INTRODUCTION Not too long ago it was common to meet the view expressed by Western intellectuals that: “The oriental mind is quite different from ours. The oriental mind has no sense of critical rationalism, no sense of reality .”[^1] These are the words of E. F. Gautier, professor at the University of Algiers and a leading ideologue of colonialism who promoted historical untruths and racist arguments in order to justify and legitimate France’s empire in North Africa. Gautier went so far as to denigrate Ibn Khaldu>n, the founder of the science of history, by denying him any intellectual originality, since Arabs could not have any critical sense of history: “This oriental had a sharp, critical mind. In other words, he had a western sense of history .”[^2]
At the present time such discredited untruths have been replaced by another false dichotomy intended to divide cultures and perpetuate the division between West and East: one that tells us that whereas the western world is disposed towards rational logical thought and materialism, the East is disposed towards intuitive forms of knowledge and spirituality. This misperception only recycles the 19th century dogma voiced by European historical criticism of religions that the Oriental or Semitic mind is incapable of the higher reaches of rational thinking exemplified by Hellenic and Western civilization. These views are rooted in the inversion of a deeper reality: that over the past several centuries the West cultivates the expansion of Knowledge-information severed from any encompassing metaphysical worldview, while the East cultivates Understanding and Being within the frame of permanent Values and transcendent truth.
But even this reality is changing beyond recognition in today’s globalizing era that universalizes Western cultural preferences and forces particular religious traditions to find legitimization from within the dominant Western framework of values and terms of reference. The fact that material and power exchanges in political and economic arenas are increasingly being displaced by symbolic exchanges—we meanvalue-based relationships —is of the utmost significance especially for religion. Consumerist globalizing forces seek to remove the ‘irrational’ influence of religion upon society by denying or marginalizing the relevance of the spiritual, by disrupting the solidarity of families and communities, and above all by eroding the hierarchical values of revealed knowledge systems. Certainly the supposed ‘rational / intuitive’ divide represents a significant element in this process of inverting values.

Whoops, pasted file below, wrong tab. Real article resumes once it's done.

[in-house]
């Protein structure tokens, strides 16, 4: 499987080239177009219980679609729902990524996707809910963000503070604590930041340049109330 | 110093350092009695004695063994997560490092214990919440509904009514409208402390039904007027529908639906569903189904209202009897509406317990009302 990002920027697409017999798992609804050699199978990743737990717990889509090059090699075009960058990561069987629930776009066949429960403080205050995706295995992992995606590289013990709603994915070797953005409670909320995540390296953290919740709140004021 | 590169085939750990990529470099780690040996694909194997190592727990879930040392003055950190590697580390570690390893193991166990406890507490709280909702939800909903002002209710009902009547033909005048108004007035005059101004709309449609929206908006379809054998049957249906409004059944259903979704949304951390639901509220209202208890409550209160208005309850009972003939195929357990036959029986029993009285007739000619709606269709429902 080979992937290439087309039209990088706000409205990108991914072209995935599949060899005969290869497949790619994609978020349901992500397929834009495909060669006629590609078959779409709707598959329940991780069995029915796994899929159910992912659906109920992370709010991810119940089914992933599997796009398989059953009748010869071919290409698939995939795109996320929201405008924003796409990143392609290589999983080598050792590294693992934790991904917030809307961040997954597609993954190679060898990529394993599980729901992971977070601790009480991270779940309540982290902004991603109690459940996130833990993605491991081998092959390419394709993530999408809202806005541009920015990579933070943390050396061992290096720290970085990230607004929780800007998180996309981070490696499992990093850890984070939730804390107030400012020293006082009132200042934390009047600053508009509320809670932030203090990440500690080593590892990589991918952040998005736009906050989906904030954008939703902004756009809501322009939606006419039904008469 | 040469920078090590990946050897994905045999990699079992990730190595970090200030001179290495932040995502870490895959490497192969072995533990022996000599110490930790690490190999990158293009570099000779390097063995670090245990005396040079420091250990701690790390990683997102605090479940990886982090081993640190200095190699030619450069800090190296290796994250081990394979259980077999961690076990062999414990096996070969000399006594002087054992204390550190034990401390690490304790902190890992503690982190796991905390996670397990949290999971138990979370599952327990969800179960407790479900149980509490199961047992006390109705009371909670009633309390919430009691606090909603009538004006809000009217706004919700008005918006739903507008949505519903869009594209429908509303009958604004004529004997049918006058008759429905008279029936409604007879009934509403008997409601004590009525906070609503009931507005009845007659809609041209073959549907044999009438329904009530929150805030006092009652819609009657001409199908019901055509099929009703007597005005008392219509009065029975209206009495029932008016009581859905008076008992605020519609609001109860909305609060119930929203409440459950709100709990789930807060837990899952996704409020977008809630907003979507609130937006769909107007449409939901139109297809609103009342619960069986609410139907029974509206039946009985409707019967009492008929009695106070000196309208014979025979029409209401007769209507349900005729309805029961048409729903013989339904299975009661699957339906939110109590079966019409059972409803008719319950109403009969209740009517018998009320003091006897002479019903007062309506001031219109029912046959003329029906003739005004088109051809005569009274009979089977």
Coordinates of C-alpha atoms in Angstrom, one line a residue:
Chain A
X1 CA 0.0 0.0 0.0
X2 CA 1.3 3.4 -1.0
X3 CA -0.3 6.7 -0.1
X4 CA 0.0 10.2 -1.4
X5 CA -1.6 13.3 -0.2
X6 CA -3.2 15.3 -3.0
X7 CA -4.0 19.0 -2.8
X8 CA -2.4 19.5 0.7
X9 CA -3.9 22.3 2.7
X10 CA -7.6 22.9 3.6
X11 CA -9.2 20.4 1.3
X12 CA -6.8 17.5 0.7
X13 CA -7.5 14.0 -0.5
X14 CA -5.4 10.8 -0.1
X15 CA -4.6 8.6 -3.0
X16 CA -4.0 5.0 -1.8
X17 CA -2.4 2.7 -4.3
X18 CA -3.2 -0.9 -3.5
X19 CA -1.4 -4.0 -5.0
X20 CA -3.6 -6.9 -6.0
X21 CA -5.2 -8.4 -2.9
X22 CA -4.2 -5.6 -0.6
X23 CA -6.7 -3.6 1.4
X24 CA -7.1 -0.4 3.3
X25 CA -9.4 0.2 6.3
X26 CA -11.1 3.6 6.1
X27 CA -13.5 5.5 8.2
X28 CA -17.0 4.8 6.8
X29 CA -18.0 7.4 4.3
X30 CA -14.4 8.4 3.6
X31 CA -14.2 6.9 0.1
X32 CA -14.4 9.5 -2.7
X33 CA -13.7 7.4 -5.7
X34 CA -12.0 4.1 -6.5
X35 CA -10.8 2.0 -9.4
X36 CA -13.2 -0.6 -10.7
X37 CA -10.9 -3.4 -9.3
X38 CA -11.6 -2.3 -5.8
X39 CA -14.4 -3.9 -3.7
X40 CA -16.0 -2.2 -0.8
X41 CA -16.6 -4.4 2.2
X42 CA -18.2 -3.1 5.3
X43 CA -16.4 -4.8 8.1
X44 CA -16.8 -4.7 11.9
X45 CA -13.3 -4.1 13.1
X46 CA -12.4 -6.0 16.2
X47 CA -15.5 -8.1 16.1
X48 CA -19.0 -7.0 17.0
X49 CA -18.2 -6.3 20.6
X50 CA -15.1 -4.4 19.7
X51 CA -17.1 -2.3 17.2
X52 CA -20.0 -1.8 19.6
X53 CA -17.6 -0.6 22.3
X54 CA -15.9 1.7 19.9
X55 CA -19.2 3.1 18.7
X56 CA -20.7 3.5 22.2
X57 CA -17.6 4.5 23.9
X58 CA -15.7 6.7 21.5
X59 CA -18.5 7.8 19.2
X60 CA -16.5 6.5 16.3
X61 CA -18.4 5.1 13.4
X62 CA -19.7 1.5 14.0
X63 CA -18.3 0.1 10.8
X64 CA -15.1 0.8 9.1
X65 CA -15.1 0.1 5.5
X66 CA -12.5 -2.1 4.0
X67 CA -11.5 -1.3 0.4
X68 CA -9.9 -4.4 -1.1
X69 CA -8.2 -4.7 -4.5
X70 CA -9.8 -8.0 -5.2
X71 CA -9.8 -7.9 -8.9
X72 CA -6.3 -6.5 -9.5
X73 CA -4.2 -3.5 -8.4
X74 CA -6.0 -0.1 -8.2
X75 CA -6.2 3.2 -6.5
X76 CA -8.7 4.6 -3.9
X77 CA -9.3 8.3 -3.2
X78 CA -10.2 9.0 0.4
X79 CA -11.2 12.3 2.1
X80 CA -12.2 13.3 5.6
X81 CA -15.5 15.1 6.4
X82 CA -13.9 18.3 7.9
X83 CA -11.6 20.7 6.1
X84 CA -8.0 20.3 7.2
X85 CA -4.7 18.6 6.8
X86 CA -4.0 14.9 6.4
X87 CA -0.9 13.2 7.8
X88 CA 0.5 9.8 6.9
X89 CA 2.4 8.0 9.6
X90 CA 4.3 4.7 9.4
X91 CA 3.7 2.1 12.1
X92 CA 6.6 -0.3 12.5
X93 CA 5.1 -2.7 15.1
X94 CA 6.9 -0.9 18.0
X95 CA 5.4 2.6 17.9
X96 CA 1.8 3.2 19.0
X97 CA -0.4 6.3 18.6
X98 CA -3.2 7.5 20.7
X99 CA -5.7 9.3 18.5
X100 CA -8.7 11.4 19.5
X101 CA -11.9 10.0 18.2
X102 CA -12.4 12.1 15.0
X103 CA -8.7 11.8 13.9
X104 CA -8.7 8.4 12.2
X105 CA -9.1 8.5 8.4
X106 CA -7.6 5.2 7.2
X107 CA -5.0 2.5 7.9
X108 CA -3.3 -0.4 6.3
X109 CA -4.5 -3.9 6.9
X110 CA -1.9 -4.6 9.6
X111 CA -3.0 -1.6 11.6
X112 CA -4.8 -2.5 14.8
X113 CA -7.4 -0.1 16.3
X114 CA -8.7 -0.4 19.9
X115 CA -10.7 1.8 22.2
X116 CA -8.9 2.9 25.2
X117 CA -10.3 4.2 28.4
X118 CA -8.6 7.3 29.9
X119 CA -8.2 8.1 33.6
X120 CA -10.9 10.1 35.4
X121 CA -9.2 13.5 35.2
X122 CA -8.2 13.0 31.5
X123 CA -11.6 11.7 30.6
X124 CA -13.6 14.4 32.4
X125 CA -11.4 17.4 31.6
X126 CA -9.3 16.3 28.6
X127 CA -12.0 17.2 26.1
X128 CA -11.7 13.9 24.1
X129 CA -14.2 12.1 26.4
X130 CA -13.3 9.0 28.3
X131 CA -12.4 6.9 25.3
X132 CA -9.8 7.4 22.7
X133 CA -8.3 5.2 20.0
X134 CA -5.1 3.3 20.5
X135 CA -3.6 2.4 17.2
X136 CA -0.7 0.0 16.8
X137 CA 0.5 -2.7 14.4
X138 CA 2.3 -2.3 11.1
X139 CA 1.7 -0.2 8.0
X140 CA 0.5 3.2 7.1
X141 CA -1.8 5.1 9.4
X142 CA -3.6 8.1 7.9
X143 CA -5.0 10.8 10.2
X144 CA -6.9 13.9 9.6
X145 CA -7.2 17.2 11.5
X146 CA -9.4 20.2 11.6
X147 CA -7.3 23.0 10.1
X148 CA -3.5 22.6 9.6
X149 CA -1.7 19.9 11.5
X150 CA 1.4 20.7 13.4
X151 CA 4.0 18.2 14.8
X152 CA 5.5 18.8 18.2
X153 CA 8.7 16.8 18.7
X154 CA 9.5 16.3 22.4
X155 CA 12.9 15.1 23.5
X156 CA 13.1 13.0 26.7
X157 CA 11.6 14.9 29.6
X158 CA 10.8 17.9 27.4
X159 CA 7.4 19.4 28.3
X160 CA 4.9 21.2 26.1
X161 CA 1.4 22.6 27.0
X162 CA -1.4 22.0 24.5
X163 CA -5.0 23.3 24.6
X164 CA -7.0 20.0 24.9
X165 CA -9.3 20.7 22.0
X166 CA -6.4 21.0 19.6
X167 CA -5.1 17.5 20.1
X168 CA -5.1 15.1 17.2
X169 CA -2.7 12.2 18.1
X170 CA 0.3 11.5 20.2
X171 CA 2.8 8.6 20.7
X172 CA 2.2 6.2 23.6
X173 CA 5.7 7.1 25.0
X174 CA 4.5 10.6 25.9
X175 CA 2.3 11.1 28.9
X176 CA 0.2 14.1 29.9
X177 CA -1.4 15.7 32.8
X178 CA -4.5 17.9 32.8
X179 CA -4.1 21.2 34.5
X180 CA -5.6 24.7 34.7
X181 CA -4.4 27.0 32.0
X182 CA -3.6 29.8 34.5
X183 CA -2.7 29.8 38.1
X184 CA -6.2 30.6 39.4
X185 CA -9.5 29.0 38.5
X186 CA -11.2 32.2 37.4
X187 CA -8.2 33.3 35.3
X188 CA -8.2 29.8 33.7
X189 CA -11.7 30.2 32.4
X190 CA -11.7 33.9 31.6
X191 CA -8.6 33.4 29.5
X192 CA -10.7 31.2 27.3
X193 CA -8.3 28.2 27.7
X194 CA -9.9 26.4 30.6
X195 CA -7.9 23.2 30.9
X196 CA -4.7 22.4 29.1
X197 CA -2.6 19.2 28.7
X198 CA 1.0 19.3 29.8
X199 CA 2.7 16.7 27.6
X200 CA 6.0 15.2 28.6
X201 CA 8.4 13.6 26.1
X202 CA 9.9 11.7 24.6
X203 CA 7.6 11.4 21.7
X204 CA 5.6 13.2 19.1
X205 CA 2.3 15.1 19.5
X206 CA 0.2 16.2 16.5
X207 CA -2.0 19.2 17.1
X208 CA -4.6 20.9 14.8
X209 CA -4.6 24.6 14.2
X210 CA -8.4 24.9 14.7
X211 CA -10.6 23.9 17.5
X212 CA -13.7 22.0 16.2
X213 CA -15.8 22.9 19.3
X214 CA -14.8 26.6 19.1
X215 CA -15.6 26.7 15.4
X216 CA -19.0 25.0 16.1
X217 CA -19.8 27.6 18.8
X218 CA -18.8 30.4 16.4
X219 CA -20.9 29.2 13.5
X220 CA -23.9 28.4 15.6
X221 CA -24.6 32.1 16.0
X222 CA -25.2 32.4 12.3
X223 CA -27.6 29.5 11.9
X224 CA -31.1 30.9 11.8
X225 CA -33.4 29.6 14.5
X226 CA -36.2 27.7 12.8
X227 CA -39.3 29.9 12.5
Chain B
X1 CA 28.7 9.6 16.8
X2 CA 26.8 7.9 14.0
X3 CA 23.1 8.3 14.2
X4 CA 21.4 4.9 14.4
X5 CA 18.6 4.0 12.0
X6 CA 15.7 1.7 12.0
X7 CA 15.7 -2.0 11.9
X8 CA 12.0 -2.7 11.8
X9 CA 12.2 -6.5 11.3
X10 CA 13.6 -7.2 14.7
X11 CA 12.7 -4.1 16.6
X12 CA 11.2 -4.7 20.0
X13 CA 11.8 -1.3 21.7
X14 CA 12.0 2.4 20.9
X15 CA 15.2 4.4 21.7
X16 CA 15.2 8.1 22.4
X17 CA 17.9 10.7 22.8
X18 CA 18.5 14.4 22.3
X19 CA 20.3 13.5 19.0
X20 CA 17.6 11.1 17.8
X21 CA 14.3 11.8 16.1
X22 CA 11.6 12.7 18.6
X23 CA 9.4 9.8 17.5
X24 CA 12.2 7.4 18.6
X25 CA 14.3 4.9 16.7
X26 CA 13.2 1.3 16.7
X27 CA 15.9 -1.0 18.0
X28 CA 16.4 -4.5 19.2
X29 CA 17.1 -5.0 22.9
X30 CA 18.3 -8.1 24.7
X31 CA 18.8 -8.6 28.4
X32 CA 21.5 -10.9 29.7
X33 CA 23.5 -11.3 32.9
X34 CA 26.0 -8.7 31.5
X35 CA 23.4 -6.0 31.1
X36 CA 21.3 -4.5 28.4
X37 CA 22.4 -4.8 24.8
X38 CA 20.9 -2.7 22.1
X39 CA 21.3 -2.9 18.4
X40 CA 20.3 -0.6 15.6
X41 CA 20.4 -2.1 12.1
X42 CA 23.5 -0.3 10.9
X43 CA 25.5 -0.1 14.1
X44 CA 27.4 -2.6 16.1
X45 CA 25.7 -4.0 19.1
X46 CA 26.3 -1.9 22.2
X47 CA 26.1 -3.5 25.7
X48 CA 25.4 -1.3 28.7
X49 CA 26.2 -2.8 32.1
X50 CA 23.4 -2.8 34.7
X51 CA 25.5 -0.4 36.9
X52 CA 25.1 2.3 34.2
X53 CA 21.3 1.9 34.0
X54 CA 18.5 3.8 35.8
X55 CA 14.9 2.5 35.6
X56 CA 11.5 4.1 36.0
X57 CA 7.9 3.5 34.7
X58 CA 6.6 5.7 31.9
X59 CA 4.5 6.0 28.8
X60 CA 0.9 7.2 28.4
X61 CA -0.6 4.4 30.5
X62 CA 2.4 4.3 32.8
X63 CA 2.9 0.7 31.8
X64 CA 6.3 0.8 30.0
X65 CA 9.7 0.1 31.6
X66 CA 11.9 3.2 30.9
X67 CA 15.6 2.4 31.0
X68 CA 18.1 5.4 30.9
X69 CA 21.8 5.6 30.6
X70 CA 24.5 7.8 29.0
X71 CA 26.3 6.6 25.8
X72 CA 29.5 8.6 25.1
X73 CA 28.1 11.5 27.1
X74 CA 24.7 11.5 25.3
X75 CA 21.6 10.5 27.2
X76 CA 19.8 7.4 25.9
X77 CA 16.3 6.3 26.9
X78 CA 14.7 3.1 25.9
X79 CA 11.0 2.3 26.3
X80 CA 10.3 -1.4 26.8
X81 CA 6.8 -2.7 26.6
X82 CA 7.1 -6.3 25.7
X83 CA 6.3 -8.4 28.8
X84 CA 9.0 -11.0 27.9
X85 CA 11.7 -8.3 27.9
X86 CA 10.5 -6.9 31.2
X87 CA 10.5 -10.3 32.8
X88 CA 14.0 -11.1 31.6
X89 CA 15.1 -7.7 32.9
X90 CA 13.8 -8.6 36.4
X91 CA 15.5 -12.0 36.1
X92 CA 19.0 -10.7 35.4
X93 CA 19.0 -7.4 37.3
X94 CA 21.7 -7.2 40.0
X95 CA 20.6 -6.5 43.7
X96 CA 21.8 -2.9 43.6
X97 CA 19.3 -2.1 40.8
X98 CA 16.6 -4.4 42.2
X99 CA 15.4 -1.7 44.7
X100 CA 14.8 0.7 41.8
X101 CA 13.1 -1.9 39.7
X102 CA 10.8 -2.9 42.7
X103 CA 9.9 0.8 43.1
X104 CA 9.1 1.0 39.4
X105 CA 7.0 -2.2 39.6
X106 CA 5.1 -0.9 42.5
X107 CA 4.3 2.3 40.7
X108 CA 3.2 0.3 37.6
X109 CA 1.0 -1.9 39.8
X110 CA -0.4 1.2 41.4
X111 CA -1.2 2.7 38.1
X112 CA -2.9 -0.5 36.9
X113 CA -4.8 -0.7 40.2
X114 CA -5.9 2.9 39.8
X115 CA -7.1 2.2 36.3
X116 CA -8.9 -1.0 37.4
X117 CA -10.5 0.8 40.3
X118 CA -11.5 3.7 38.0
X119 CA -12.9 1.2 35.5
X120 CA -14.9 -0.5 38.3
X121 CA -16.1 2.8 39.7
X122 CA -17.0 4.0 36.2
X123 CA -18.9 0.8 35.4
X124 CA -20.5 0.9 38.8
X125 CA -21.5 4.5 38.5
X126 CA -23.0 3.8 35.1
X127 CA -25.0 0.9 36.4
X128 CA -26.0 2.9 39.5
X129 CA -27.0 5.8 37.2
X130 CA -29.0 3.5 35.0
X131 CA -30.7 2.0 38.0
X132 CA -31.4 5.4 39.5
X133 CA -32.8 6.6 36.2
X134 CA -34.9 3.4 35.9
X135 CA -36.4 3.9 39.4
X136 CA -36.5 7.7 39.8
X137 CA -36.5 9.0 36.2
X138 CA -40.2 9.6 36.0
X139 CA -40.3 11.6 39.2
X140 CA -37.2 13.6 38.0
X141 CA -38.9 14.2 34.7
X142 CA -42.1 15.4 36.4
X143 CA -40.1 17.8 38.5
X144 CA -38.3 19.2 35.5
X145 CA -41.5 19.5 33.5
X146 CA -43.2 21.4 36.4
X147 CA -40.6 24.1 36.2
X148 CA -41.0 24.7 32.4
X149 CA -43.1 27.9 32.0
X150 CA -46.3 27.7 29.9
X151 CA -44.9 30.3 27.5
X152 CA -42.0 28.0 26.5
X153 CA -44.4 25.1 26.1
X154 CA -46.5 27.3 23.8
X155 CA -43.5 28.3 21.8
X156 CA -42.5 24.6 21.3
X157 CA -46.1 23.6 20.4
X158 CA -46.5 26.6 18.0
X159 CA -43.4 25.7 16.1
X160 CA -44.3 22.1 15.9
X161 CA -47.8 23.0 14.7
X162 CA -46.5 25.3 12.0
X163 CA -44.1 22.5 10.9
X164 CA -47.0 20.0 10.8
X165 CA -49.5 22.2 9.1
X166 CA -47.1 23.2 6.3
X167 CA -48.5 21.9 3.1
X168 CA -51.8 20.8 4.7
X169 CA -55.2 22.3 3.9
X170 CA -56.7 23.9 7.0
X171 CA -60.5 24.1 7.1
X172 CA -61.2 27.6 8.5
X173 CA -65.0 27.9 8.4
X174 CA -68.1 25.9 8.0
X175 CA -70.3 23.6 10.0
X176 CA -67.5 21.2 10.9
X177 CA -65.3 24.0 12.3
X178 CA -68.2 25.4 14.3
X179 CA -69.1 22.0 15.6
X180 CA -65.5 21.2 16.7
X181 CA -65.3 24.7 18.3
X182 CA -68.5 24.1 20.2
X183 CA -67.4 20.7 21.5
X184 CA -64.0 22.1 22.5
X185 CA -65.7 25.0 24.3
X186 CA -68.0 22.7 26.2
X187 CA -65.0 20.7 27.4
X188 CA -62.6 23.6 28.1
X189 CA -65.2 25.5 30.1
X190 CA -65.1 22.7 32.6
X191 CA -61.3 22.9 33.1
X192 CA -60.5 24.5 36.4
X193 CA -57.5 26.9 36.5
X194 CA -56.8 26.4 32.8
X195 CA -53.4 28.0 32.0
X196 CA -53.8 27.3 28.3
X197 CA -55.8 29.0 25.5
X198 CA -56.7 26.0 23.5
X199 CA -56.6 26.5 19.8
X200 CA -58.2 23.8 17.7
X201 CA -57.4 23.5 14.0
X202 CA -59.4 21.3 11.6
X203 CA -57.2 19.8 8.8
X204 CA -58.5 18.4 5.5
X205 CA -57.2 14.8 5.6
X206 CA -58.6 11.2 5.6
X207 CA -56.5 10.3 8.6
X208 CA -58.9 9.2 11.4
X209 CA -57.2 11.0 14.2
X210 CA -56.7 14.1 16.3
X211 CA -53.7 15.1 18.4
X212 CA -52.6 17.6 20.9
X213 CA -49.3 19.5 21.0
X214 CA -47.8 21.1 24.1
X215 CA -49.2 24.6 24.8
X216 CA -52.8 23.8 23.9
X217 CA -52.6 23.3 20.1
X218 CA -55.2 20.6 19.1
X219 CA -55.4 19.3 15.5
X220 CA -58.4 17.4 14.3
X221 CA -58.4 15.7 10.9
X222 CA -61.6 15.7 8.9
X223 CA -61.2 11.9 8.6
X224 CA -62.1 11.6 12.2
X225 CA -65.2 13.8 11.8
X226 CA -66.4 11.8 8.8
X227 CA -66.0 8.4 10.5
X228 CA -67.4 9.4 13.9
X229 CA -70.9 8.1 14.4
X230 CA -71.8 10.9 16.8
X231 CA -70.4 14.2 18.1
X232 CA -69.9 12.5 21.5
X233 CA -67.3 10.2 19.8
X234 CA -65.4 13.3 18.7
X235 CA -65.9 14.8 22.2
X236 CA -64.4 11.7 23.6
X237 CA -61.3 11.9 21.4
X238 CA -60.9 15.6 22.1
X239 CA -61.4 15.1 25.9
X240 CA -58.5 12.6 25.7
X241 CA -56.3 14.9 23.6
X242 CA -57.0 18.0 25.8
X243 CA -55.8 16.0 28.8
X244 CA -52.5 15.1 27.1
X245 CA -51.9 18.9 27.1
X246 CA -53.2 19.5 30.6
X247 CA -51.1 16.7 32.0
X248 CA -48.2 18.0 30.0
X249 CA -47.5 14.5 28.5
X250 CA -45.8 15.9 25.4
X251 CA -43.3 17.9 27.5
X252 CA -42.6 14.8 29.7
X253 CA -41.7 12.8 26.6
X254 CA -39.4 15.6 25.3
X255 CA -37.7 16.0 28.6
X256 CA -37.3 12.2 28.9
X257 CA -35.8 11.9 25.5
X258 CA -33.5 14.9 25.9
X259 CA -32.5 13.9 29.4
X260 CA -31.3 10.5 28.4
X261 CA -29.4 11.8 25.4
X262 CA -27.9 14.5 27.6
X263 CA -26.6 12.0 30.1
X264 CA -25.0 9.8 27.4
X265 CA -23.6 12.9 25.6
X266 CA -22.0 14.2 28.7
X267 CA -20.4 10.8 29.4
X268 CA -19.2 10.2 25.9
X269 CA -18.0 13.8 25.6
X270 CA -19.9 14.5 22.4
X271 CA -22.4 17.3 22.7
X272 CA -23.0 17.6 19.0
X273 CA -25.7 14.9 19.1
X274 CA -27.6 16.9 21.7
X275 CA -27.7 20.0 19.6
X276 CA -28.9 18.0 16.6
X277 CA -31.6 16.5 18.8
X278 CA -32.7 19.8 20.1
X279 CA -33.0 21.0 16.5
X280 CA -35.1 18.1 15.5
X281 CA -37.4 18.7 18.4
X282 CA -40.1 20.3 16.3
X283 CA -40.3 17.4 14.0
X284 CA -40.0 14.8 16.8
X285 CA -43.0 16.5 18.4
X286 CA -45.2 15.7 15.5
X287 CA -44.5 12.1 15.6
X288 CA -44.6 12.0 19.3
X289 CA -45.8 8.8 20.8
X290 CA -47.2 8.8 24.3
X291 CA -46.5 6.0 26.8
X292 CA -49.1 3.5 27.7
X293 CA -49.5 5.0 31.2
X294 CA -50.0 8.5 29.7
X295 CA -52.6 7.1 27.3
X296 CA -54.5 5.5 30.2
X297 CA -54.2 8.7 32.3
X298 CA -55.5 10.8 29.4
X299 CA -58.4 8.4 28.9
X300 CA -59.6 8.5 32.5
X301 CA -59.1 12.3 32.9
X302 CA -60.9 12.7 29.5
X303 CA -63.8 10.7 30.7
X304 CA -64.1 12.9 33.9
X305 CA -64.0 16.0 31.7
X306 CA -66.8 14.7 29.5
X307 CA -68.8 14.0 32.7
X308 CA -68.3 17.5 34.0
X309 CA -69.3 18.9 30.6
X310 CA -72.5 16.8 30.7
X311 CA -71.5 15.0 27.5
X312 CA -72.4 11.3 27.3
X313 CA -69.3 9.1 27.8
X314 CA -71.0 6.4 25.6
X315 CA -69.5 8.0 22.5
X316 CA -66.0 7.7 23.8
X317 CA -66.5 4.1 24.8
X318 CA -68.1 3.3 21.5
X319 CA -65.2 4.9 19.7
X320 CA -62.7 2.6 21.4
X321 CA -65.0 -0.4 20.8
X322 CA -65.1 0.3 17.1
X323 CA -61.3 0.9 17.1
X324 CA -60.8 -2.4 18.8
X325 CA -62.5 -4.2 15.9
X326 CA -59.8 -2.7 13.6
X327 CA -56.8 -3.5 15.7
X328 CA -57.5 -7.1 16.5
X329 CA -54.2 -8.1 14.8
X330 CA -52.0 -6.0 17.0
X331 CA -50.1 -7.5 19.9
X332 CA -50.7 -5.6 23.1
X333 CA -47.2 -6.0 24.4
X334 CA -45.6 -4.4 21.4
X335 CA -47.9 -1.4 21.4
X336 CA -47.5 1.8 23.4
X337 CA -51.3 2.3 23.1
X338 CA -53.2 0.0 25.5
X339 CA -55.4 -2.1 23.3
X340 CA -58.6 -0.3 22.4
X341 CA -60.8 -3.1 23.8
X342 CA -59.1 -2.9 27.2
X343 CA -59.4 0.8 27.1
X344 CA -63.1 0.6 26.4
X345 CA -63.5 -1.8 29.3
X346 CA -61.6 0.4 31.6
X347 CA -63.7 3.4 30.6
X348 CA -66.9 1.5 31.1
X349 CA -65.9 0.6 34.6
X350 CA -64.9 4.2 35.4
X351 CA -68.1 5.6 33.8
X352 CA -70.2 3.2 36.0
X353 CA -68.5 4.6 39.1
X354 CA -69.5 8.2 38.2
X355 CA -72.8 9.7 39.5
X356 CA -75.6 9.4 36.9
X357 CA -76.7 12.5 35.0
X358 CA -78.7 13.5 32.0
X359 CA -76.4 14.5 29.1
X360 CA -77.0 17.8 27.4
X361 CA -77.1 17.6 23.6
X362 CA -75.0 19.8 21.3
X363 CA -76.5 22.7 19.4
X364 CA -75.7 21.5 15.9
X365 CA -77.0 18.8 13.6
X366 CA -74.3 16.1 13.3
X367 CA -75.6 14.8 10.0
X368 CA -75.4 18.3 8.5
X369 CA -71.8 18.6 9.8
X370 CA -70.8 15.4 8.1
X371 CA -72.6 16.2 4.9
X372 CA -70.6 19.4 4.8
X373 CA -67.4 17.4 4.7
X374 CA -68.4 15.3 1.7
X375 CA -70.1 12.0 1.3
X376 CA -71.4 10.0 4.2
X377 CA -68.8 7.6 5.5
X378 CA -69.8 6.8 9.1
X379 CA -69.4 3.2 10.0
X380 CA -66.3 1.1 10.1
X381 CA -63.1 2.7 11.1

So the question ofthe actual role and place of reason and rationality within the religion of Islam becomes ever more pressing for our world today. This is true not merely because Muslim societies and governments are seeking to acquire the methodologies, technology and science of the West and its particular ‘culture-of-knowledge’, in a catch-up development race they can never win. Nor has this question simply become a ‘hot issue’ in the wake of the so-called “martyrdom operation” on September 11th 2001 sparking the ‘Global War on Terrorism’ and the projection of U.S. hegemony as the world’s rogue super-state, with Islam and Muslims portrayed as fanatic and irrational. But the urgency and seriousness of the question concerningthe authentic Islamic understanding of reason now
assumes the critical mass of a vital central issue between Muslims themselves in the form of an internal dilemma or contradiction.